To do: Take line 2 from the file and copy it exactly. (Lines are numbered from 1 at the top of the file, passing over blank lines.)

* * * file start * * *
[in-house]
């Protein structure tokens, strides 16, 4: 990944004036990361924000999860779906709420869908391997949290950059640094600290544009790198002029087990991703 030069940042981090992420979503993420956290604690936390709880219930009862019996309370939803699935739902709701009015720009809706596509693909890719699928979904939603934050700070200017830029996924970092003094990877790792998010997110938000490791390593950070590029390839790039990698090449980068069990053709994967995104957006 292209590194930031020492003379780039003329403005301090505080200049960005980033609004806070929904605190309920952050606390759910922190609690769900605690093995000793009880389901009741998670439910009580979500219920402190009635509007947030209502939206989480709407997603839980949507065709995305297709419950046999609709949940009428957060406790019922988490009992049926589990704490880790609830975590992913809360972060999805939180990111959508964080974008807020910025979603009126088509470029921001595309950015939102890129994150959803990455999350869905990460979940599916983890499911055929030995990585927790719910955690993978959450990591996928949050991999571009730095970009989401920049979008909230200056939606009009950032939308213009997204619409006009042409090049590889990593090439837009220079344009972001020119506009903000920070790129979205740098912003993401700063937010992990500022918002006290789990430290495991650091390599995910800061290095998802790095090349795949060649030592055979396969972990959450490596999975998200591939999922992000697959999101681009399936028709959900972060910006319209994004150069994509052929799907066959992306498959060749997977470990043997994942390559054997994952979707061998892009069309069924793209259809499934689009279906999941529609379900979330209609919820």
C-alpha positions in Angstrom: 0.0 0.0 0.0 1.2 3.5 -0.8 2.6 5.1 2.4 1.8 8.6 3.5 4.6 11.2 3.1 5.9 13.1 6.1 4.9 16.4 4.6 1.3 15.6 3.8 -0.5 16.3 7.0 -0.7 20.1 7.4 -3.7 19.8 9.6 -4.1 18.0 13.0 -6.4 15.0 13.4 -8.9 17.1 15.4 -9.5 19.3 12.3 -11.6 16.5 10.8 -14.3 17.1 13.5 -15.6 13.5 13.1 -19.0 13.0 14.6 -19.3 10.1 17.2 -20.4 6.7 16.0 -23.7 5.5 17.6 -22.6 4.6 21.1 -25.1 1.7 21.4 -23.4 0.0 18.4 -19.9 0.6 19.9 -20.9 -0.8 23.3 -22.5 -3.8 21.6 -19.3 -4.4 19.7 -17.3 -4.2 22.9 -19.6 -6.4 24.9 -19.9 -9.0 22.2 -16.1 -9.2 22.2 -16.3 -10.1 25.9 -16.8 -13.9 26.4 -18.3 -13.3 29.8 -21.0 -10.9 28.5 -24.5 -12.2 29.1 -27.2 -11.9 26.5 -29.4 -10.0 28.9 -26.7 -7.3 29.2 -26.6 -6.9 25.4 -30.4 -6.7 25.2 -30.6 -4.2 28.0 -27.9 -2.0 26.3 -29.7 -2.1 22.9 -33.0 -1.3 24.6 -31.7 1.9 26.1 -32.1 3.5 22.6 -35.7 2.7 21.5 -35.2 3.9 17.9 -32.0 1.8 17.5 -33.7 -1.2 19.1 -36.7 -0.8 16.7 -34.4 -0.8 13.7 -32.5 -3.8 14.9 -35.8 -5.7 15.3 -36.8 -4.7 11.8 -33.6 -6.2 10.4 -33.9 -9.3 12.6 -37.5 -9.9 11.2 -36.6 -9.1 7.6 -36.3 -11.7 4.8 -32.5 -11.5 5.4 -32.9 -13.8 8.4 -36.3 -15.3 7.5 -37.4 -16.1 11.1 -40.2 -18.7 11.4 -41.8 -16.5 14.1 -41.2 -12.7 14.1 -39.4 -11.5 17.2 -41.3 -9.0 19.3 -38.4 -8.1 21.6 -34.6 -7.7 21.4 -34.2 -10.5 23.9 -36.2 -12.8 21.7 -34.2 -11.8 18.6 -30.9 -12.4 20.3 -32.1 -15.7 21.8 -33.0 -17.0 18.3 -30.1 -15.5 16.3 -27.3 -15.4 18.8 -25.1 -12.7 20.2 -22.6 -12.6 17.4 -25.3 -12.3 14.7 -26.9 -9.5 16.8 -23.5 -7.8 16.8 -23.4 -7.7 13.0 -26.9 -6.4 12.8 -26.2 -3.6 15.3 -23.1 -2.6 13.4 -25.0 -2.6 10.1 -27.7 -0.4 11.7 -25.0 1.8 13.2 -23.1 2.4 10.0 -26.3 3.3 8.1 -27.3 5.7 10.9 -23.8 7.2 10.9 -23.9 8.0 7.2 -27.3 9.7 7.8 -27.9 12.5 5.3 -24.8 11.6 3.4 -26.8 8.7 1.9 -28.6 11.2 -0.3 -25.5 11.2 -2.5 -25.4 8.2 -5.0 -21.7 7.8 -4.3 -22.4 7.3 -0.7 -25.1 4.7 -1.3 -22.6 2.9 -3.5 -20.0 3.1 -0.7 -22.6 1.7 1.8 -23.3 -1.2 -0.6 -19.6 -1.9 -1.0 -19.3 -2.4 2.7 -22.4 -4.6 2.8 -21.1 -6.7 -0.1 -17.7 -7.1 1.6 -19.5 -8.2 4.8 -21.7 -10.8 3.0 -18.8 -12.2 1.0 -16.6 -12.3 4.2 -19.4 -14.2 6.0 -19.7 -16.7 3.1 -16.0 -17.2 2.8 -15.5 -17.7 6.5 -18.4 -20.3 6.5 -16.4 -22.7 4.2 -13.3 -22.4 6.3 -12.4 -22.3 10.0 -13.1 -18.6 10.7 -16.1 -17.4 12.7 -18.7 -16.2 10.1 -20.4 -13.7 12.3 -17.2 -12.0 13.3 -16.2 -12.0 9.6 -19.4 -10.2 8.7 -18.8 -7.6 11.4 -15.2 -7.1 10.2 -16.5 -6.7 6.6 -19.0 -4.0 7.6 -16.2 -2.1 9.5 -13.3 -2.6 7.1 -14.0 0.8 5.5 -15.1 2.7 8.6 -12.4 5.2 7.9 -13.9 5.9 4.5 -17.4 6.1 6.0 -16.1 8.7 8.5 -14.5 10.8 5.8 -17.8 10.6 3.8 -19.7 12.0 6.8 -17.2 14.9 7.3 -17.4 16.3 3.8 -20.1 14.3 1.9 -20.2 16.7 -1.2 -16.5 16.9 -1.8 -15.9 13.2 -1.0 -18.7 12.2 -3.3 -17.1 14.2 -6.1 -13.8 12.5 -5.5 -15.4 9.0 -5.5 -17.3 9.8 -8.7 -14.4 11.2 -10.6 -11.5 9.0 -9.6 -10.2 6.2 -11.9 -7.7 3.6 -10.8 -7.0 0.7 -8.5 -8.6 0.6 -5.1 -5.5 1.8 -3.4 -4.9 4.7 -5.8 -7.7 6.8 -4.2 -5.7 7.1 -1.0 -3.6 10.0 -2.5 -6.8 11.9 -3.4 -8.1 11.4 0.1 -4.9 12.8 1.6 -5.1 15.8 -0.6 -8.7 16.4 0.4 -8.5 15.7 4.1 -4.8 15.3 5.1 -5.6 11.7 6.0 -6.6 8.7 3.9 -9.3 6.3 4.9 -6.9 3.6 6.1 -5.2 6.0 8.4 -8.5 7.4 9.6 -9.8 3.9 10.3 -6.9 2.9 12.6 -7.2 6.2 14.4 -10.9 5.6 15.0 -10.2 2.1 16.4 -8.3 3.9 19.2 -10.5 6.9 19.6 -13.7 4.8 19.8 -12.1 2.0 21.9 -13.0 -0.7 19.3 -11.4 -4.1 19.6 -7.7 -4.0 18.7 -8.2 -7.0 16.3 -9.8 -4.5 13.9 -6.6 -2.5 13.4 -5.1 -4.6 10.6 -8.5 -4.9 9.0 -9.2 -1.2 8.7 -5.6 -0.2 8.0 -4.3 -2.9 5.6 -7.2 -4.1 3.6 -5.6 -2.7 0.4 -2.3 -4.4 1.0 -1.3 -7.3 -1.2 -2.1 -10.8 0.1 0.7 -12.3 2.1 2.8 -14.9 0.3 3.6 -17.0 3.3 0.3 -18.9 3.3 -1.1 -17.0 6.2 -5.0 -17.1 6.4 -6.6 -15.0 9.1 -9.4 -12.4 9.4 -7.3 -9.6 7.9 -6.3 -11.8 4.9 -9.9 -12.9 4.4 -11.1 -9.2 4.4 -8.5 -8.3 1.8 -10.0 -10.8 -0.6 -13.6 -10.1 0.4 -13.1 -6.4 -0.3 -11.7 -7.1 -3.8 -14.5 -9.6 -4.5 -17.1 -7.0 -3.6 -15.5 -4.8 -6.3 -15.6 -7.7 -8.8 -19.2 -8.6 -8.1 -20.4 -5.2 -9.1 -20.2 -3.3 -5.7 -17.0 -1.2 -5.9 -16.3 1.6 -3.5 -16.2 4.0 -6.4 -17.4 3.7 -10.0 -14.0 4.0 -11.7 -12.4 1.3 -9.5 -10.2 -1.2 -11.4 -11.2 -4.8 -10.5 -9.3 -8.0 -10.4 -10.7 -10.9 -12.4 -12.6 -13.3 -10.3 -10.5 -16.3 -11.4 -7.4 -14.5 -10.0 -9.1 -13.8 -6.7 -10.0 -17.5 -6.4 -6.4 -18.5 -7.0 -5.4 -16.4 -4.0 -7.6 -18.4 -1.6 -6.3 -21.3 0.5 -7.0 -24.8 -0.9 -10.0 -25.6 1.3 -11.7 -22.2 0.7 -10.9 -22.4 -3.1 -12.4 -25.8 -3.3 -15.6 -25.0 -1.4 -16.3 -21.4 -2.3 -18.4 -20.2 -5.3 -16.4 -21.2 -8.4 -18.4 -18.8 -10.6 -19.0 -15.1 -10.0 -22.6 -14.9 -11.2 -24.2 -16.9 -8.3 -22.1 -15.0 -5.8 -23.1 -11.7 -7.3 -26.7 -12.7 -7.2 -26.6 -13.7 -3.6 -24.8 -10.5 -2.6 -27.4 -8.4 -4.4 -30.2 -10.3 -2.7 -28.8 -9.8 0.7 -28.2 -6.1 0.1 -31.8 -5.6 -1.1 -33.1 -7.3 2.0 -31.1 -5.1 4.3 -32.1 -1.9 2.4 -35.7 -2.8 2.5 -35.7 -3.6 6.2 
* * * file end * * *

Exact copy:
């Protein structure tokens, strides 16, 4: 990944004036990361924000999860779906709420869908391997949290950059640094600290544009790198002029087990991703 030069940042981090992420979503993420956290604690936390709880219930009862019996309370939803699935739902709701009015720009809706596509693909890719699928979904939603934050700070200017830029996924970092003094990877790792998010997110938000490791390593950070590029390839790039990698090449980068069990053709994967995104957006 292209590194930031020492003379780039003329403005301090505080200049960005980033609004806070929904605190309920952050606390759910922190609690769900605690093995000793009880389901009741998670439910009580979500219920402190009635509007947030209502939206989480709407997603839980949507065709995305297709419950046999609709949940009428957060406790019922988490009992049926589990704490880790609830975590992913809360972060999805939180990111959508964080974008807020910025979603009126088509470029921001595309950015939102890129994150959803990455999350869905990460979940599916983890499911055929030995990585927790719910955690993978959450990591996928949050991999571009730095970009989401920049979008909230200056939606009009950032939308213009997204619409006009042409090049590889990593090439837009220079344009972001020119506009903000920070790129979205740098912003993401700063937010992990500022918002006290789990430290495991650091390599995910800061290095998802790095090349795949060649030592055979396969972990959450490596999975998200591939999922992000697959999101681009399936028709959900972060910006319209994004150069994509052929799907066959992306498959060749997977470990043997994942390559054997994952979707061998892009069309069924793209259809499934689009279906999941529609379900979330209609919820």